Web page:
Add the remaining egg mixture in two batches, beating for 20 seconds between each addition. Scrape down sides.

Pour batter into prepared pan. Smooth surface with a spatula. Bake for 55-65 minutes (35-45 minutes if baking in a fluted tube pan), until a wooden toothpick inserted into the center comes out clean. Let cake cool on a rack in the pan for 10 minuets before inverting onto a greased wire rack. If using a loaf pan, flip the cake over so the top is up.

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February Pound Cake Project Take One: The Frankenstein Pound Cake


A pound cake recipe worthy of Dr. Frankenstein

As I explained last week, my February Baking Project will be devoted to pound cake. I predicted that pound cake’s simple, rustic and unpretentious soul would be particularly appealing in the recession. 

So it’s ironic that my first pound cake recipe is neither particularly simple nor rustic—in fact, it’s a fifteen-ingredient baking extravaganza that required a pilgrimage to Whole Foods for impossible-to-find ingredients (potato starch). Leave it to Shirley O’Corriher to take something as simple as the pound cake and turn it into a science project worthy of Dr. Frankenstein.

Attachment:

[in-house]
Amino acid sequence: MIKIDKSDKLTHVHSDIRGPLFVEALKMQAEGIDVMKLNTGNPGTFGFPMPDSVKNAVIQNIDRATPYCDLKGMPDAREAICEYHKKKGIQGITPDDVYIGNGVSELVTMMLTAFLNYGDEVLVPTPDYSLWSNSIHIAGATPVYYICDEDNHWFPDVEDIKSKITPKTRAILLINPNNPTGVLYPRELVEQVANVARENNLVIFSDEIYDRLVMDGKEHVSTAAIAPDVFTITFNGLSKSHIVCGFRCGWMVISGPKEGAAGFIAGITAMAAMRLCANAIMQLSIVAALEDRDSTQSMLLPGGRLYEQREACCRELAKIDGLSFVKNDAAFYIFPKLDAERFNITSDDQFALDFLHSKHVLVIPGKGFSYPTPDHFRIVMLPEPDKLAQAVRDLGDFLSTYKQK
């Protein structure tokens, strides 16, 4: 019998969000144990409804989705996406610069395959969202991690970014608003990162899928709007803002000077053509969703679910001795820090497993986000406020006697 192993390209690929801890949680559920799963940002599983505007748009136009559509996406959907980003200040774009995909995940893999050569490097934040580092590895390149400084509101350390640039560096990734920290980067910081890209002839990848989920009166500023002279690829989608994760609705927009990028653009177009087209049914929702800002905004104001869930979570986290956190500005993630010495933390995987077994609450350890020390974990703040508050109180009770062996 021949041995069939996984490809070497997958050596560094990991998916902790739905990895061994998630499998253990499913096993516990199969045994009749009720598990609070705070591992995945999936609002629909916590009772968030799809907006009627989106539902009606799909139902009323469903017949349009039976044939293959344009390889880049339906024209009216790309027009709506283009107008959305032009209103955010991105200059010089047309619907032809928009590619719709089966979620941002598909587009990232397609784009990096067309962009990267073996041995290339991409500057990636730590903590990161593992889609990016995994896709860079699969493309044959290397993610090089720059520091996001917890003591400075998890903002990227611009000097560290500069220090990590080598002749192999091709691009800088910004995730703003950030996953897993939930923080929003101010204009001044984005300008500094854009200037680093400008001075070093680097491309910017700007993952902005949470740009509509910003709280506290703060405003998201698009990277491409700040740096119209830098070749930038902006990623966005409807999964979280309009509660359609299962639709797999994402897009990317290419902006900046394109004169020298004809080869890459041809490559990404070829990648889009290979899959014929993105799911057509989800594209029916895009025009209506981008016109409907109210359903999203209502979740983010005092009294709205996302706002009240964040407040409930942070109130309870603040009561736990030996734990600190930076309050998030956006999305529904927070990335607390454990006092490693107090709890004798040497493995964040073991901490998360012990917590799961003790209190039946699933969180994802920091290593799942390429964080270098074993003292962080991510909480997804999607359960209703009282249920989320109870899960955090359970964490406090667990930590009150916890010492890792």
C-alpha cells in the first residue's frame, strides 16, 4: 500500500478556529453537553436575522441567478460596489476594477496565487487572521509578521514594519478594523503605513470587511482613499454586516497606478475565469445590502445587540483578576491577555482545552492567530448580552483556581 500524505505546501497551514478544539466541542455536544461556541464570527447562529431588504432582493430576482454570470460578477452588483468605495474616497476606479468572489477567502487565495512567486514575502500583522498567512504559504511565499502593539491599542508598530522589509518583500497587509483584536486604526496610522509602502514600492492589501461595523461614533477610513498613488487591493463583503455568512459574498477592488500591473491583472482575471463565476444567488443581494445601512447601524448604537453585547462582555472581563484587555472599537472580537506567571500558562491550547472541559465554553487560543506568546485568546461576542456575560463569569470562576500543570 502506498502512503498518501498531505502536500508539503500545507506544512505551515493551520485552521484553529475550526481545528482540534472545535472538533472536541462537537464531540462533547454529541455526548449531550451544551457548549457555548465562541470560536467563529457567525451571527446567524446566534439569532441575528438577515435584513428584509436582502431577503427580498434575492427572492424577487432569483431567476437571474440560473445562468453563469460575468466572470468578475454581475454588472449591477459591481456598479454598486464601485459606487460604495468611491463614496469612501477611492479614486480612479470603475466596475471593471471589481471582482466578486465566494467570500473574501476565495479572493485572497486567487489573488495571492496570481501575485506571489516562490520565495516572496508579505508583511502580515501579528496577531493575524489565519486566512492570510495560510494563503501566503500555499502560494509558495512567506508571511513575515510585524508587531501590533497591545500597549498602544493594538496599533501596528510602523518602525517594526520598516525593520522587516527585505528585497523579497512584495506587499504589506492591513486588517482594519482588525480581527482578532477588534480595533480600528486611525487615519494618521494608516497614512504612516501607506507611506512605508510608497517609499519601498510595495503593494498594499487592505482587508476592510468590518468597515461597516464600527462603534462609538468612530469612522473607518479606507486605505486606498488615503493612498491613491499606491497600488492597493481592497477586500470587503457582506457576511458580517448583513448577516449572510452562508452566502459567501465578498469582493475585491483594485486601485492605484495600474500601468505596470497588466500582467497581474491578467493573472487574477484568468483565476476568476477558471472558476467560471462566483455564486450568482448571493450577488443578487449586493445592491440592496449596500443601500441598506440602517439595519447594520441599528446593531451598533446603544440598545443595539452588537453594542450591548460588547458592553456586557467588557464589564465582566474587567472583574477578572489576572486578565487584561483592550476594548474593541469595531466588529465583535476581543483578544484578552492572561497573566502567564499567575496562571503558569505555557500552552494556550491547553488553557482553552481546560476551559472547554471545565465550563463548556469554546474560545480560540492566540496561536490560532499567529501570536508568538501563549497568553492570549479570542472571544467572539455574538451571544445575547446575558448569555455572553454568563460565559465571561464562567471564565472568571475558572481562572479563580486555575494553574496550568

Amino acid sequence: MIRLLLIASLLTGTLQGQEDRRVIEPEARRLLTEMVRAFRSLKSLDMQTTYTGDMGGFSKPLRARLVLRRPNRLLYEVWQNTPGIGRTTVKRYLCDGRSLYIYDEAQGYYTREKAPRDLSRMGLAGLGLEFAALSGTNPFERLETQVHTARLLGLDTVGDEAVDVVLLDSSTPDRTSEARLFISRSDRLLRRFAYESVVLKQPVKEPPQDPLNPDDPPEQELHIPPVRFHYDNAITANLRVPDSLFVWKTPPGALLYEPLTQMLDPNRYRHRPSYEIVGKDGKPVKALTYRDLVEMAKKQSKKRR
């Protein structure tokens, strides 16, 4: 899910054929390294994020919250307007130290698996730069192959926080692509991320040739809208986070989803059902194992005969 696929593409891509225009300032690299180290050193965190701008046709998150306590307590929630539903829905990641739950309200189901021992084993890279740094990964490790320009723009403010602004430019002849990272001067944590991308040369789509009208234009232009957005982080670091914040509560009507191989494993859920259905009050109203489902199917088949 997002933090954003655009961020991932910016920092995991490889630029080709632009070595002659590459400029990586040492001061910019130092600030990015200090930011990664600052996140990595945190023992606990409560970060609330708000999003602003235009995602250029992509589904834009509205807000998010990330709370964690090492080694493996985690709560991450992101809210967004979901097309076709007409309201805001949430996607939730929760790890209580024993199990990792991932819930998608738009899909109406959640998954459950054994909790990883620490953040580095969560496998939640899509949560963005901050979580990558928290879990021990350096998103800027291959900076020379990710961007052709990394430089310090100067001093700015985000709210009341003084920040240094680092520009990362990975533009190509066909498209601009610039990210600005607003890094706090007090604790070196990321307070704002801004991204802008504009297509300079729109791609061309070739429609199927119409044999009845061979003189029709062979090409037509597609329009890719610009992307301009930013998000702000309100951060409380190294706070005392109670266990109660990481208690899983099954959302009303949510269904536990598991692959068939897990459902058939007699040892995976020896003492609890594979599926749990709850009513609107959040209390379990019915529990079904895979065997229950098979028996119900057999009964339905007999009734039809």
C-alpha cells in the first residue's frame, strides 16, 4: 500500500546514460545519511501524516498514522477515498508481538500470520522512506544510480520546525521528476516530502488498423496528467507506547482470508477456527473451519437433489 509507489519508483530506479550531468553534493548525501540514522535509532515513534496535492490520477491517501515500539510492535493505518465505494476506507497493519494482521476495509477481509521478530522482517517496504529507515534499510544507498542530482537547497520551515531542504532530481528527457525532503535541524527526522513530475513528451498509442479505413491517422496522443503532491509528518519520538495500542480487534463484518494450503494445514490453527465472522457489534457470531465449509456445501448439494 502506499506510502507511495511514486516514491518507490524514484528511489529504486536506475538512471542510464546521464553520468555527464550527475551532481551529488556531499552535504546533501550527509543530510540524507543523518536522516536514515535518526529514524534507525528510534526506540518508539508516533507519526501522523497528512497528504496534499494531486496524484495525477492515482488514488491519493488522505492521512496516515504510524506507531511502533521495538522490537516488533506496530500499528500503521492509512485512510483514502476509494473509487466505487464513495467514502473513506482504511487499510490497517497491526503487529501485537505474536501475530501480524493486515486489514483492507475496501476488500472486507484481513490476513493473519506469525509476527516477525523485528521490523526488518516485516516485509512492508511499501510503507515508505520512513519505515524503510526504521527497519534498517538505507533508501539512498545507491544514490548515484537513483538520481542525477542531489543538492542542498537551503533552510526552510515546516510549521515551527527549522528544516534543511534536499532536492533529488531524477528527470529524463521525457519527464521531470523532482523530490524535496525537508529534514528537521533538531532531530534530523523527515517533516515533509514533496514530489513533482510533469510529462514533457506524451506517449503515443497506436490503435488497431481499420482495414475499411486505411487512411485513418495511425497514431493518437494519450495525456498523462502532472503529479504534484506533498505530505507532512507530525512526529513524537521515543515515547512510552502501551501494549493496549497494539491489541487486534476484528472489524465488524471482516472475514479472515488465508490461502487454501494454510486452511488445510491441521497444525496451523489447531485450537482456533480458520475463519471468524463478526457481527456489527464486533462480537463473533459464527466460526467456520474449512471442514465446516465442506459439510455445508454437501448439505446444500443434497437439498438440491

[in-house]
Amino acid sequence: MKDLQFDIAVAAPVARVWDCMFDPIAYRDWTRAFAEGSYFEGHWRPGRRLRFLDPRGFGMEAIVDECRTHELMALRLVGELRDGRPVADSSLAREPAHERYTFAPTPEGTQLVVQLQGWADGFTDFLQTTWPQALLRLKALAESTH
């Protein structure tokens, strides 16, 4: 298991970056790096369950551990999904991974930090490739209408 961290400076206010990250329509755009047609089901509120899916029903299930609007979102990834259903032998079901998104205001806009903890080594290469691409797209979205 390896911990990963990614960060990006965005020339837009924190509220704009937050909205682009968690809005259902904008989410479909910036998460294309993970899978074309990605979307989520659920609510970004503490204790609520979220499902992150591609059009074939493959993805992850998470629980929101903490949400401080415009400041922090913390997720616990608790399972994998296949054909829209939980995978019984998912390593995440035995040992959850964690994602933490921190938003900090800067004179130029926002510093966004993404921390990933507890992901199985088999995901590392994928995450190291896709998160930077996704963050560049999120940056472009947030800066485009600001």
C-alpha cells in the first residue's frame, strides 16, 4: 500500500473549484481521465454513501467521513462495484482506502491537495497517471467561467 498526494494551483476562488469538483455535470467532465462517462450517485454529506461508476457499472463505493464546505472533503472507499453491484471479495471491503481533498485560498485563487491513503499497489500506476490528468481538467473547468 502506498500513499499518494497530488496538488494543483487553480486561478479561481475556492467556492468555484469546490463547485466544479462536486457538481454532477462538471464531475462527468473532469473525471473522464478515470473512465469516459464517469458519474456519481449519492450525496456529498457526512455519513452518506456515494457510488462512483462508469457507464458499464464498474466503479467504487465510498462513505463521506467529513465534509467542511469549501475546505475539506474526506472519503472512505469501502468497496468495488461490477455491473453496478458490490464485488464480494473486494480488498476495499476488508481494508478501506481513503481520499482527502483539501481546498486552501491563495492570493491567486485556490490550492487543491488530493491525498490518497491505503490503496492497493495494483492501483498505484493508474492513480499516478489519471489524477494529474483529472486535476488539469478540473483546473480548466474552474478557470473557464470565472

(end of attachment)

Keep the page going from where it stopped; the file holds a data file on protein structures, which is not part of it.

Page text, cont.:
I wrote about O’Corriher — the chemist turned food scientist turned cookbook author — when I used one of her recipes in the January Popover Project, and I explained that her highly detailed reicpes both thrill and terrify me. You can tell that O’Corriher is a food scientist as soon as you open her book—the pound cake recipe is preceded by ten pages that explain the techniques, theories, and other recipes she used to create the perfect pound cake.

The pound cake recipe is characteristically complex, requiring both butter (for the flavor), shortening (for the elmusifiers), canola oil (for the moisture), heavy cream (for the texture) and buttermilk (God only knows why). She even replaces a portion of the flour with potato starch, which helps create a lighter and moister cake. And instead of the traditional loaf pan, she instructs you to bake the pound cake in a tube pan, which turns out a perfectly rounded cake without a sunken center.

Given the complexity of the recipe, and the special shopping trips and purchases it required, I was ready to be blown away. But it was only okay.

Shirley O'Corriher Pound Cake

It's a pretty cake, but not earth shattering.

Texturally the pound cake was perfect – the crust was brown and crispy, the center was soft and tender – the cake practically melted in my mouth. But I usually only use butter in my baked goods, and the addition of shortening and oil was definitely off-putting. I could smell the oil in the cake, and I could taste the artificial flavoring of the shortening. Also, I thought that this pound cake was a little too sweet. I think a good pound cake balances the flavor of the sugar with the savoriness of the butter. With this cake, the sugar overwhelmed everything else.